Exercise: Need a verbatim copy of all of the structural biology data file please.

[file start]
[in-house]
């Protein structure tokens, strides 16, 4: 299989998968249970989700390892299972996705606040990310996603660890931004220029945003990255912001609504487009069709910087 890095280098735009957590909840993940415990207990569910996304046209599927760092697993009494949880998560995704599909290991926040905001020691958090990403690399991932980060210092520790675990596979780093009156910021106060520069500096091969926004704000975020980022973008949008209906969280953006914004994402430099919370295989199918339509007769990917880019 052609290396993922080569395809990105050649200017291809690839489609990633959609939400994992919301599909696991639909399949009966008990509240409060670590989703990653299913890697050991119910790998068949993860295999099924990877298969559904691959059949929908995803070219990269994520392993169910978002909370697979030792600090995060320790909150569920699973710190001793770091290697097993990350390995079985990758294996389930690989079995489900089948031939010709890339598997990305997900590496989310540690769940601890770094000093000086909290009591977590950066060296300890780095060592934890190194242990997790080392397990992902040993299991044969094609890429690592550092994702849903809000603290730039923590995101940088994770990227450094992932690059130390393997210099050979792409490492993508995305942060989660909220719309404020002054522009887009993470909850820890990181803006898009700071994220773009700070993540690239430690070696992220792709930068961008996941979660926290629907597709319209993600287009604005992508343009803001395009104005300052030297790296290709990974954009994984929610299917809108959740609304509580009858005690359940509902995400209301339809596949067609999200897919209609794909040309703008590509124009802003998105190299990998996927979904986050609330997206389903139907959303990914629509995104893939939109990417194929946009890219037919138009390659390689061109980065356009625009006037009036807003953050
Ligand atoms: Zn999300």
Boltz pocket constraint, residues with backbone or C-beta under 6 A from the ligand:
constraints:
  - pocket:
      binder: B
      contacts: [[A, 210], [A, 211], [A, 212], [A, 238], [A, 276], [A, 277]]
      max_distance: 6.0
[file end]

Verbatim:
[in-house]
């Protein structure tokens, strides 16, 4: 299989998968249970989700390892299972996705606040990310996603660890931004220029945003990255912001609504487009069709910087 890095280098735009957590909840993940415990207990569910996304046209599927760092697993009494949880998560995704599909290991926040905001020691958090990403690399991932980060210092520790675990596979780093009156910021106060520069500096091969926004704000975020980022973008949008209906969280953006914004994402430099919370295989199918339509007769990917880019 052609290396993922080569395809990105050649200017291809690839489609990633959609939400994992919301599909696991639909399949009966008990509240409060670590989703990653299913890697050991119910790998068949993860295999099924990877298969559904691959059949929908995803070219990269994520392993169910978002909370697979030792600090995060320790909150569920699973710190001793770091290697097993990350390995079985990758294996389930690989079995489900089948031939010709890339598997990305997900590496989310540690769940601890770094000093000086909290009591977590950066060296300890780095060592934890190194242990997790080392397990992902040993299991044969094609890429690592550092994702849903809000603290730039923590995101940088994770990227450094992932690059130390393997210099050979792409490492993508995305942060989660909220719309404020002054522009887009993470909850820890990181803006898009700071994220773009700070993540690239430690070696992220792709930068961008996941979660926290629907597709319209993600287009604005992508343009803001395009104005300052030297790296290709990974954009994984929610299917809108959740609304509580009858005690359940509902995400209301339809596949067609999200897919209609794909040309703008590509124009802003998105190299990998996927979904986050609330997206389903139907959303990914629509995104893939939109990417194929946009890219037919138009390659390689061109980065356009625009006037009036807003953050
Ligand atoms: Zn999300």
Boltz pocket constraint, residues with backbone or C-beta under 6 A from the ligand:
constraints:
  - pocket:
      binder: B
      contacts: [[A, 210], [A, 211], [A, 212], [A, 238], [A, 276], [A, 277]]
      max_distance: 6.0